Cryptocurrencies were introduced to the world after the financial crisis that burst out in 2008. They were to be a replacement to the fiat, as people had had their trust betrayed by the centralized system and were looking for assets that would remain unaffected by the economy of a country. This asset was supposed to be fraud proof, tamper proof and also reliable. However all these properties were still not enough to ensure that everyone’s money would be kept safe. Today, cryptocurrencies are considered to be volatile, unsafe and also an accessory to carry out fraudulent schemes.
There have been multiple accounts of people being robbed of their cryptocurrencies through some elaborate hoaxes. Some of them got their wallets hacked, some became a victim to the SIM hijacking whereas some fell for the good old Ponzi schemes.
The platform where most of these ponzi schemes are being marketed is Twitter. Most of these nefarious criminals create an account, name it after some famous cryptomoghul or celebrity to make the account look authentic, and promise to give away free Bitcoin(BTC), Ethereum(ETH) or any other cryptocurrency. In order to participate in the giveaway the users are supposed to send in a few coins that would be doubled or tripled. Imagine falling for that. The users then keep waiting for the promised reward, which never arrives and when the fraudster has accumulated a hefty prize, deletes account, empties the account to which all crypto was being wired and leaves the scene.
To conduct these schemes, there have also been a couple of instances where twitter accounts of various celebrities were hacked, and certain tweets were made of this nature. As a result, people were led into believing that such an offer was made by an authentic source and they ended up becoming a victim of this sham.
Famous Celebrities like Elon Musk, and Vitalik Buterin have been impersonated many times. Both of them have taken the liberty to announce this on their respective accounts that they do not intend to conduct any sort of giveaway. Vitalik Buterin, the creator of Ethereum, grew so tired of these scams that he renamed his own twitter account to Vitalik Non-Giver of Ether.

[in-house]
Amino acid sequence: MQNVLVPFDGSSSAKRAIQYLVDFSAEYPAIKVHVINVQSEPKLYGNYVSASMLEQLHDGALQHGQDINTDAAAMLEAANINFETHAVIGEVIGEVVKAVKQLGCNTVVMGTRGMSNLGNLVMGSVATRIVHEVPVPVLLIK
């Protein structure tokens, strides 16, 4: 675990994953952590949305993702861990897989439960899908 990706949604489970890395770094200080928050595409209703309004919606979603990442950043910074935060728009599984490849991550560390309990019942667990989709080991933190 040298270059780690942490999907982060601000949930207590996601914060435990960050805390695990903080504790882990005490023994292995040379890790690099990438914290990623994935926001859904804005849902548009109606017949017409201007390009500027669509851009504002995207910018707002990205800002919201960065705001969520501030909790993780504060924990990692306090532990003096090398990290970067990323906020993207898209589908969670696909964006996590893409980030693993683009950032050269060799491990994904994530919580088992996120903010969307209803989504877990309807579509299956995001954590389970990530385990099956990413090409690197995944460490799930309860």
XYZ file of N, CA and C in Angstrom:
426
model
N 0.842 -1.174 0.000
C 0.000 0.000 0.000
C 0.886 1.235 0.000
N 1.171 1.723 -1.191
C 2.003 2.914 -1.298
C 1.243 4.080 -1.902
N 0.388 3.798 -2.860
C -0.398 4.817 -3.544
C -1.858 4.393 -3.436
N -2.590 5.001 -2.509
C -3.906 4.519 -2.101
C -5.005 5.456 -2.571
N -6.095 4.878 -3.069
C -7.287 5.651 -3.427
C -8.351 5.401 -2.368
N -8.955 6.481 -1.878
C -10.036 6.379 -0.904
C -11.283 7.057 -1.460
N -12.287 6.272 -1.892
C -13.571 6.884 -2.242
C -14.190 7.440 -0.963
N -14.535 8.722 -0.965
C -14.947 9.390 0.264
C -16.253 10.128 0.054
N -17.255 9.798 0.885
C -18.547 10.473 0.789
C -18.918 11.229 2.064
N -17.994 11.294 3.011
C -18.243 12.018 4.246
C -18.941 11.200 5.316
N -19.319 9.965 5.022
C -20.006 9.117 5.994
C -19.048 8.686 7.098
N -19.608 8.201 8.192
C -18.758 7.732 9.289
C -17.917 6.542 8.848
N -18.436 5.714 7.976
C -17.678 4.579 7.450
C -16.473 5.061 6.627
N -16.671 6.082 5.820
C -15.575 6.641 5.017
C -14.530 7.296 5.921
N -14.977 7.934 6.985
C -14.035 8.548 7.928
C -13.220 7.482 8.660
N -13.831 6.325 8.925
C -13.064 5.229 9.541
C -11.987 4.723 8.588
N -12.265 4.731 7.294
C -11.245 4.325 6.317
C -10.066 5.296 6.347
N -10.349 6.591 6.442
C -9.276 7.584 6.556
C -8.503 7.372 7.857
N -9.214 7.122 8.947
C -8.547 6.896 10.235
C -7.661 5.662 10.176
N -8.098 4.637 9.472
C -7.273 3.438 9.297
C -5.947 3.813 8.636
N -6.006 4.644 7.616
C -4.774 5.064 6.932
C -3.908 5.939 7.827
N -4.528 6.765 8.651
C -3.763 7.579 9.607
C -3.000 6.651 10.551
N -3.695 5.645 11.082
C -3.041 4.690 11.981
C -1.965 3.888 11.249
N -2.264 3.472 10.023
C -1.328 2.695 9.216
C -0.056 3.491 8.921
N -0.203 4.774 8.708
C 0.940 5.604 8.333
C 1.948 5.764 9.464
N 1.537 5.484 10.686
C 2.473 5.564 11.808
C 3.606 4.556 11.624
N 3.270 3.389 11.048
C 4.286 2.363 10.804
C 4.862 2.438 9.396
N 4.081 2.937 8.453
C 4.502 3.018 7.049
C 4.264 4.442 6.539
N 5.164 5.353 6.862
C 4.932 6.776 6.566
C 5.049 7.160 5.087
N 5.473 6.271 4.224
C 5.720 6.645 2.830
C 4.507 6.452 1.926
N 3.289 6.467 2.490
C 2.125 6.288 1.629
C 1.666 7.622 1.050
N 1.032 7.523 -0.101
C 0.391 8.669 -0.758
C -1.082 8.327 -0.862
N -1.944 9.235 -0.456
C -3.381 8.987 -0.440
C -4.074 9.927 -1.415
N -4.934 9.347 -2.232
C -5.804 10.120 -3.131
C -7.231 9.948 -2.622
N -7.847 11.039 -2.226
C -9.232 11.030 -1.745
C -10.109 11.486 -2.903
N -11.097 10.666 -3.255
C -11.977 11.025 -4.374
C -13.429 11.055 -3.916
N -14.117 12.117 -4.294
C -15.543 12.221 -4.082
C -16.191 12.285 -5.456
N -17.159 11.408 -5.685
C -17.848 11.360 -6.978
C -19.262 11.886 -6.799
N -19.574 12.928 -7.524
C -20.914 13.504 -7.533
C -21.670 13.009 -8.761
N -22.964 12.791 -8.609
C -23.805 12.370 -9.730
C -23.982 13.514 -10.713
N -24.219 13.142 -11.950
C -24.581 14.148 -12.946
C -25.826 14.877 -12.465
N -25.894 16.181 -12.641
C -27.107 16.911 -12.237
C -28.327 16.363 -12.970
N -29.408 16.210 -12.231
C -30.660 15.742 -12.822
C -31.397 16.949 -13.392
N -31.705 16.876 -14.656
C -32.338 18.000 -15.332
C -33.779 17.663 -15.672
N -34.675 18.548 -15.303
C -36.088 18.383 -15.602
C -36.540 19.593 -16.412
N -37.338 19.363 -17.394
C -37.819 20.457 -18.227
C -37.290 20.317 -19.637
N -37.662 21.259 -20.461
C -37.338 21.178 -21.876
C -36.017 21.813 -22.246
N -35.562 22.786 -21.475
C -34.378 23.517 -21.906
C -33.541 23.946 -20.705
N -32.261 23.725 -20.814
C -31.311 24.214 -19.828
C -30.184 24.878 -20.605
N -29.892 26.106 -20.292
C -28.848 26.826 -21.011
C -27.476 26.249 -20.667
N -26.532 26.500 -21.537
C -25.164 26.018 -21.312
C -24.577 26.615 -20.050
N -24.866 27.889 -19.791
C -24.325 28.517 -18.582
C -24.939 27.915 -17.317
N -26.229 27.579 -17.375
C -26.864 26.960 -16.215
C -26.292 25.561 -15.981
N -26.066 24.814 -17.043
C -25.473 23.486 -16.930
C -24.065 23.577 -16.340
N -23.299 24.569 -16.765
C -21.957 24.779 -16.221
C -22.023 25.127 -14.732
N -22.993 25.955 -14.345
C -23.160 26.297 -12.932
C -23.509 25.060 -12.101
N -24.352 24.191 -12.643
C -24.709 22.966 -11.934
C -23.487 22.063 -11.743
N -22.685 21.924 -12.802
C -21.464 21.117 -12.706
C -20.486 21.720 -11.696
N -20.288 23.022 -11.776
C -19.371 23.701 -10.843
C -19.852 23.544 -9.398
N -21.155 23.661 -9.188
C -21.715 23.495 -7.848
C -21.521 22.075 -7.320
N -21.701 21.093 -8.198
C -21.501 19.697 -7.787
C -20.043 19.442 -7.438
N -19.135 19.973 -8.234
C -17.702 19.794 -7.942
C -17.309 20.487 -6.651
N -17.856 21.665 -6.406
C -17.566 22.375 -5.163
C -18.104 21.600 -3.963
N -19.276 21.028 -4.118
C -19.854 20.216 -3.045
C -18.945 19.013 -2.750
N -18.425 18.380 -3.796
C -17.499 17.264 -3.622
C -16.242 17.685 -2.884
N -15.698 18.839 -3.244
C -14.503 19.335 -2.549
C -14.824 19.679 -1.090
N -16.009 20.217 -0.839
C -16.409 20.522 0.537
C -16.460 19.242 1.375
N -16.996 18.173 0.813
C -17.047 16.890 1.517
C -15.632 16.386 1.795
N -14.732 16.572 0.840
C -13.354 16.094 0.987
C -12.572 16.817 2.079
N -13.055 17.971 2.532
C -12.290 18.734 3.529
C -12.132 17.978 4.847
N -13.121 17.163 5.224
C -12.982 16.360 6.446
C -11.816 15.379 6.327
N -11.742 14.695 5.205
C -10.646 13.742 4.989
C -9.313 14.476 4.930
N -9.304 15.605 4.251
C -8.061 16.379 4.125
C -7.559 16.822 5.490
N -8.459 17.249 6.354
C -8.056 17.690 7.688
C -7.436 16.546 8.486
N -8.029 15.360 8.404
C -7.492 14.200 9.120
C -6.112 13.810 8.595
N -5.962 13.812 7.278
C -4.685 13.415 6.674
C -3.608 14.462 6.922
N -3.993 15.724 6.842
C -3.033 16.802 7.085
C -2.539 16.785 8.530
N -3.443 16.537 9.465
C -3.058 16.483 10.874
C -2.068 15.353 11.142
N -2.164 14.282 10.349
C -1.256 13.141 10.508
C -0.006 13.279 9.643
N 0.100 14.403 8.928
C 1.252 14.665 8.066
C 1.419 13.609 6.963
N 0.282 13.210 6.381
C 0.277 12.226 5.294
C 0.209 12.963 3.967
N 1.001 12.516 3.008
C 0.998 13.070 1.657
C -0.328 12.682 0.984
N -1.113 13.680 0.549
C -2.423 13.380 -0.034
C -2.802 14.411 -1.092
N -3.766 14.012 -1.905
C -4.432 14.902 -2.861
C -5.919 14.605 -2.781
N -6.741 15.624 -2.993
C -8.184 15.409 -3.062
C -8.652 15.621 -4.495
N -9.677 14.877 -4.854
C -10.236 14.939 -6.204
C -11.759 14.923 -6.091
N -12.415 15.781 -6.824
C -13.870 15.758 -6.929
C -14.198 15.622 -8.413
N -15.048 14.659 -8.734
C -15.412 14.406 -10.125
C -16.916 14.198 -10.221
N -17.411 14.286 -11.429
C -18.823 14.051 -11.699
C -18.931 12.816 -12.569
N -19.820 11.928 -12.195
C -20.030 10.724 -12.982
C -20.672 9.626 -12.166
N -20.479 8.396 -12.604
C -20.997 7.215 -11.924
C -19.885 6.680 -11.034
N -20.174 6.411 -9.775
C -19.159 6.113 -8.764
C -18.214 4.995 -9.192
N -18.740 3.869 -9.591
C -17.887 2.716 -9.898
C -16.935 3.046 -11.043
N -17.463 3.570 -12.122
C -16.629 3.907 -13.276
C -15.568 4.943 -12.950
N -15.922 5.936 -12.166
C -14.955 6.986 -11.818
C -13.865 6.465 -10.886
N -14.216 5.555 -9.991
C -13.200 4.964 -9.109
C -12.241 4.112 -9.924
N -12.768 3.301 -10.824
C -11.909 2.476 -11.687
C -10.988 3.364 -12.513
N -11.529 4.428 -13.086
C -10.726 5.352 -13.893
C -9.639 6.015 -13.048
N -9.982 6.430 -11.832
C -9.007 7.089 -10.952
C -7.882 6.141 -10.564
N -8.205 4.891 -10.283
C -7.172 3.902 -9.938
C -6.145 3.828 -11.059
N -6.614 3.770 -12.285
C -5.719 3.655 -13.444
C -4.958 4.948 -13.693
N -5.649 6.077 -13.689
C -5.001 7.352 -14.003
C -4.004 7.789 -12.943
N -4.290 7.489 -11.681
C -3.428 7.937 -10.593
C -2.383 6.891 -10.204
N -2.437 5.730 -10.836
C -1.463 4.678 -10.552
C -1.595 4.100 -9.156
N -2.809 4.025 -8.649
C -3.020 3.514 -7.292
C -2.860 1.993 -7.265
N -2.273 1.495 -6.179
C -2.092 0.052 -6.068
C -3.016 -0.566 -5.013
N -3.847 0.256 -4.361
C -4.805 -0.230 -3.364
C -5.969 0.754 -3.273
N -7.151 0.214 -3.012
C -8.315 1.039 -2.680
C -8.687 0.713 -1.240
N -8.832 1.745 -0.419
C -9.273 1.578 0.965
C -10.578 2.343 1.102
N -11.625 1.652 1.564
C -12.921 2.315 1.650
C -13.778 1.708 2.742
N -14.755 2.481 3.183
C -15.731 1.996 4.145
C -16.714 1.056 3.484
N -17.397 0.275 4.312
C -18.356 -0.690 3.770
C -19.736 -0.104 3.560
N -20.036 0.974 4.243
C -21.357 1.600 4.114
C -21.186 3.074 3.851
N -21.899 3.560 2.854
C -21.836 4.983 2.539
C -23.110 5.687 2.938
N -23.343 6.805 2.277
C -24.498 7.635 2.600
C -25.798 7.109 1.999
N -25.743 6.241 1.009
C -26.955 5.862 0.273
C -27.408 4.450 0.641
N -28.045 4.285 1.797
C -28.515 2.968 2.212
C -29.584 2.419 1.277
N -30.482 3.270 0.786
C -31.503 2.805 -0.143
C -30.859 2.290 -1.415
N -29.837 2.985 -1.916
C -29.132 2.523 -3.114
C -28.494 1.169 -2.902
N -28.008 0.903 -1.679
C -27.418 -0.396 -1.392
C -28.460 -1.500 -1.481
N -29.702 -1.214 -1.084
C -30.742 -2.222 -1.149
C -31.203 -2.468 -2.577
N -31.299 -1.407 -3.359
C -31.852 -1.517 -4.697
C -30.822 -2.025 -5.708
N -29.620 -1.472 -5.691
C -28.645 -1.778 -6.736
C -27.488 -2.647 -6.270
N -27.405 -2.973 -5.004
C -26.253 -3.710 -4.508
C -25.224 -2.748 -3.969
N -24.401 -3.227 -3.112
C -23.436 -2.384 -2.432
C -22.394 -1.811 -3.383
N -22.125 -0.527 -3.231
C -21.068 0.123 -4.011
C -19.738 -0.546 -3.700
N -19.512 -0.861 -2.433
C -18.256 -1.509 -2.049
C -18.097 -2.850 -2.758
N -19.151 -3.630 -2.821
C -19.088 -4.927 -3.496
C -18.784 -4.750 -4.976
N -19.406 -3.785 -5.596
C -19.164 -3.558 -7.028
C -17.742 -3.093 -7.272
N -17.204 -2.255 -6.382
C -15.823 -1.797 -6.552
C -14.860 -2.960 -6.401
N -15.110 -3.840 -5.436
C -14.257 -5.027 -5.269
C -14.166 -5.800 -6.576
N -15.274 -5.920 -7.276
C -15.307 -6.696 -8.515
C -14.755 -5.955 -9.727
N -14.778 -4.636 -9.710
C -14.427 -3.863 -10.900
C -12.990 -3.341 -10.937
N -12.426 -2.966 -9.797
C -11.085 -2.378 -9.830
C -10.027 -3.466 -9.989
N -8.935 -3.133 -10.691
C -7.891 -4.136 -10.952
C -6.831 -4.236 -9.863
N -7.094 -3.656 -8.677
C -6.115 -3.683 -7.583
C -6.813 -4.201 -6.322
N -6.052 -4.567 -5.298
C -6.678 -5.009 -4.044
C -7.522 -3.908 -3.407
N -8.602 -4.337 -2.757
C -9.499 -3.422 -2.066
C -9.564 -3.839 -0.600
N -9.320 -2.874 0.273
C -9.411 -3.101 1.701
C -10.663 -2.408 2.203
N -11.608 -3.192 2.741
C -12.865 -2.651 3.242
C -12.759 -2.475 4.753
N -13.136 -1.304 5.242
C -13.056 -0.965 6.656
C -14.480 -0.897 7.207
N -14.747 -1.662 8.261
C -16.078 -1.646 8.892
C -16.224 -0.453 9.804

In most recent events, a similar hoax was conducted in which hackers took control of the twitter account of Federation of Enterprises in Belgium (FEB), which is an organization responsible for promoting and supporting interests so Belgian business. The hackers renamed the account to Coinbase, which is an American crypto exchange. The name was altered, however the handle name remained the same as before. The description box in the accounts profile displayed that it was associated with the crypto exchange.
Rest of the details of the scam were the same. The tweet mentioned that in order to participate the users had to send 0.2 to 2 BTC to the account number which was listed publicly, and the reward was worth 3000 BTC. This giveaway was reportedly in honor of gaining 30,000 users however the total number of accounts on Coinbase had reached 25 million by that time, not to mention with 600,000 user actively trading on the exchange platform. The account has been recovered and the giveaway scam has also been removed from its feed.
Granted, no one likes to miss out on free stuff, but when it comes to such schemes, many innocent but greedy are led into believing into these swindles and are robbed of their money. Twitter has also taken the liberty to minimize the number of fake accounts carrying out such schemes, but in general, users should be vigilant while using any kind of social platform to avoid getting exploited.